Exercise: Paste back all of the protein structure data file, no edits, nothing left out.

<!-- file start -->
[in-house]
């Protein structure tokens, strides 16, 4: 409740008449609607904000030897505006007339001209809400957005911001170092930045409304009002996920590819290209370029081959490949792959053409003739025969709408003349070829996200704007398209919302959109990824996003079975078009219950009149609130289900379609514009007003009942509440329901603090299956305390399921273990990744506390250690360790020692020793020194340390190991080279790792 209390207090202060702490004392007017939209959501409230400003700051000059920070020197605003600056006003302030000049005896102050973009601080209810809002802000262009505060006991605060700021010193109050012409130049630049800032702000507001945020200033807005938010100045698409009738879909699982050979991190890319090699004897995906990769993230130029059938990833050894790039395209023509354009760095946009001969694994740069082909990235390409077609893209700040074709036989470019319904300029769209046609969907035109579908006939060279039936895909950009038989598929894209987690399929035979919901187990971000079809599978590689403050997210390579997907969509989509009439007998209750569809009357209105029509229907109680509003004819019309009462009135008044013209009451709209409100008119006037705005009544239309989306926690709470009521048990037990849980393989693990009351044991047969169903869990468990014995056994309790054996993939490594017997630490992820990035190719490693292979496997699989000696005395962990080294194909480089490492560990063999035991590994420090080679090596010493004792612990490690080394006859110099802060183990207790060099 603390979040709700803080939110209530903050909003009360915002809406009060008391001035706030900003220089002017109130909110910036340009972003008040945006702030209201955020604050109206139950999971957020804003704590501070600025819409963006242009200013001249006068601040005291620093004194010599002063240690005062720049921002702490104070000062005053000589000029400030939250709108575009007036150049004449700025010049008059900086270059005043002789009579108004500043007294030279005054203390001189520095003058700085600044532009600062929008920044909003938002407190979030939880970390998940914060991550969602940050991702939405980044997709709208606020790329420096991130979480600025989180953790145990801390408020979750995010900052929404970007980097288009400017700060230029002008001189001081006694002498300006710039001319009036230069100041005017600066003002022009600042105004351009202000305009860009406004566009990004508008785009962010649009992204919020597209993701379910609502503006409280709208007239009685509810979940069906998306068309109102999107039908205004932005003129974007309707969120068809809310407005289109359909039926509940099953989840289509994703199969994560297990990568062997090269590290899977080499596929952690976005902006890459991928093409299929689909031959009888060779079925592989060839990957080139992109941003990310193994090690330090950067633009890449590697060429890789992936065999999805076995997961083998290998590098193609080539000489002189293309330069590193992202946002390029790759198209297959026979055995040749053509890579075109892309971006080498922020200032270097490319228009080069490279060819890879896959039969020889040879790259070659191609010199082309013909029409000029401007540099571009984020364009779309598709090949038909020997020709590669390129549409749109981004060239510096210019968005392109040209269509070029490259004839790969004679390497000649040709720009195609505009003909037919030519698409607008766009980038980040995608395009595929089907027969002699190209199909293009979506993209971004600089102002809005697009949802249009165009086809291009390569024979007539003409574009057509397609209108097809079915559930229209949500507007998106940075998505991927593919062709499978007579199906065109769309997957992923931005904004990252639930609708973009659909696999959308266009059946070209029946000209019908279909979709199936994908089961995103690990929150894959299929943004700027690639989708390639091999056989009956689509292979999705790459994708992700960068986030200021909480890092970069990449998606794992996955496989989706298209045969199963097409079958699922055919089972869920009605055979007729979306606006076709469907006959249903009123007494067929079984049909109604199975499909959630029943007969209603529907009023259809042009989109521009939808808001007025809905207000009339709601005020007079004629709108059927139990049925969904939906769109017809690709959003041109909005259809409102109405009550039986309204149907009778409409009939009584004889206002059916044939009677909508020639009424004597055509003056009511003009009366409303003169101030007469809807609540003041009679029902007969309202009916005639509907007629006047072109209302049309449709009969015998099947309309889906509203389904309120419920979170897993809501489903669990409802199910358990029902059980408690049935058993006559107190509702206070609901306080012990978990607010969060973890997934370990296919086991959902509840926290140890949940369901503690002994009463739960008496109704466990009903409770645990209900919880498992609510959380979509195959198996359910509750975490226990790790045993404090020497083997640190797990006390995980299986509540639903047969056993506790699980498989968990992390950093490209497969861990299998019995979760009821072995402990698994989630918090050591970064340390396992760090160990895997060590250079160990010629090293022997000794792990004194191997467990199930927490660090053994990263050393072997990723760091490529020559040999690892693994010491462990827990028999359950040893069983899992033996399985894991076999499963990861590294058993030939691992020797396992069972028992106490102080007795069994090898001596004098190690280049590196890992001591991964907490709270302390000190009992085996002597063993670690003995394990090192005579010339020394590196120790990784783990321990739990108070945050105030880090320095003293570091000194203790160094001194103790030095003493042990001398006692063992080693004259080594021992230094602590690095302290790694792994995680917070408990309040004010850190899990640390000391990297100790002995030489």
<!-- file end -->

[in-house]
């Protein structure tokens, strides 16, 4: 409740008449609607904000030897505006007339001209809400957005911001170092930045409304009002996920590819290209370029081959490949792959053409003739025969709408003349070829996200704007398209919302959109990824996003079975078009219950009149609130289900379609514009007003009942509440329901603090299956305390399921273990990744506390250690360790020692020793020194340390190991080279790792 209390207090202060702490004392007017939209959501409230400003700051000059920070020197605003600056006003302030000049005896102050973009601080209810809002802000262009505060006991605060700021010193109050012409130049630049800032702000507001945020200033807005938010100045698409009738879909699982050979991190890319090699004897995906990769993230130029059938990833050894790039395209023509354009760095946009001969694994740069082909990235390409077609893209700040074709036989470019319904300029769209046609969907035109579908006939060279039936895909950009038989598929894209987690399929035979919901187990971000079809599978590689403050997210390579997907969509989509009439007998209750569809009357209105029509229907109680509003004819019309009462009135008044013209009451709209409100008119006037705005009544239309989306926690709470009521048990037990849980393989693990009351044991047969169903869990468990014995056994309790054996993939490594017997630490992820990035190719490693292979496997699989000696005395962990080294194909480089490492560990063999035991590994420090080679090596010493004792612990490690080394006859110099802060183990207790060099 603390979040709700803080939110209530903050909003009360915002809406009060008391001035706030900003220089002017109130909110910036340009972003008040945006702030209201955020604050109206139950999971957020804003704590501070600025819409963006242009200013001249006068601040005291620093004194010599002063240690005062720049921002702490104070000062005053000589000029400030939250709108575009007036150049004449700025010049008059900086270059005043002789009579108004500043007294030279005054203390001189520095003058700085600044532009600062929008920044909003938002407190979030939880970390998940914060991550969602940050991702939405980044997709709208606020790329420096991130979480600025989180953790145990801390408020979750995010900052929404970007980097288009400017700060230029002008001189001081006694002498300006710039001319009036230069100041005017600066003002022009600042105004351009202000305009860009406004566009990004508008785009962010649009992204919020597209993701379910609502503006409280709208007239009685509810979940069906998306068309109102999107039908205004932005003129974007309707969120068809809310407005289109359909039926509940099953989840289509994703199969994560297990990568062997090269590290899977080499596929952690976005902006890459991928093409299929689909031959009888060779079925592989060839990957080139992109941003990310193994090690330090950067633009890449590697060429890789992936065999999805076995997961083998290998590098193609080539000489002189293309330069590193992202946002390029790759198209297959026979055995040749053509890579075109892309971006080498922020200032270097490319228009080069490279060819890879896959039969020889040879790259070659191609010199082309013909029409000029401007540099571009984020364009779309598709090949038909020997020709590669390129549409749109981004060239510096210019968005392109040209269509070029490259004839790969004679390497000649040709720009195609505009003909037919030519698409607008766009980038980040995608395009595929089907027969002699190209199909293009979506993209971004600089102002809005697009949802249009165009086809291009390569024979007539003409574009057509397609209108097809079915559930229209949500507007998106940075998505991927593919062709499978007579199906065109769309997957992923931005904004990252639930609708973009659909696999959308266009059946070209029946000209019908279909979709199936994908089961995103690990929150894959299929943004700027690639989708390639091999056989009956689509292979999705790459994708992700960068986030200021909480890092970069990449998606794992996955496989989706298209045969199963097409079958699922055919089972869920009605055979007729979306606006076709469907006959249903009123007494067929079984049909109604199975499909959630029943007969209603529907009023259809042009989109521009939808808001007025809905207000009339709601005020007079004629709108059927139990049925969904939906769109017809690709959003041109909005259809409102109405009550039986309204149907009778409409009939009584004889206002059916044939009677909508020639009424004597055509003056009511003009009366409303003169101030007469809807609540003041009679029902007969309202009916005639509907007629006047072109209302049309449709009969015998099947309309889906509203389904309120419920979170897993809501489903669990409802199910358990029902059980408690049935058993006559107190509702206070609901306080012990978990607010969060973890997934370990296919086991959902509840926290140890949940369901503690002994009463739960008496109704466990009903409770645990209900919880498992609510959380979509195959198996359910509750975490226990790790045993404090020497083997640190797990006390995980299986509540639903047969056993506790699980498989968990992390950093490209497969861990299998019995979760009821072995402990698994989630918090050591970064340390396992760090160990895997060590250079160990010629090293022997000794792990004194191997467990199930927490660090053994990263050393072997990723760091490529020559040999690892693994010491462990827990028999359950040893069983899992033996399985894991076999499963990861590294058993030939691992020797396992069972028992106490102080007795069994090898001596004098190690280049590196890992001591991964907490709270302390000190009992085996002597063993670690003995394990090192005579010339020394590196120790990784783990321990739990108070945050105030880090320095003293570091000194203790160094001194103790030095003493042990001398006692063992080693004259080594021992230094602590690095302290790694792994995680917070408990309040004010850190899990640390000391990297100790002995030489």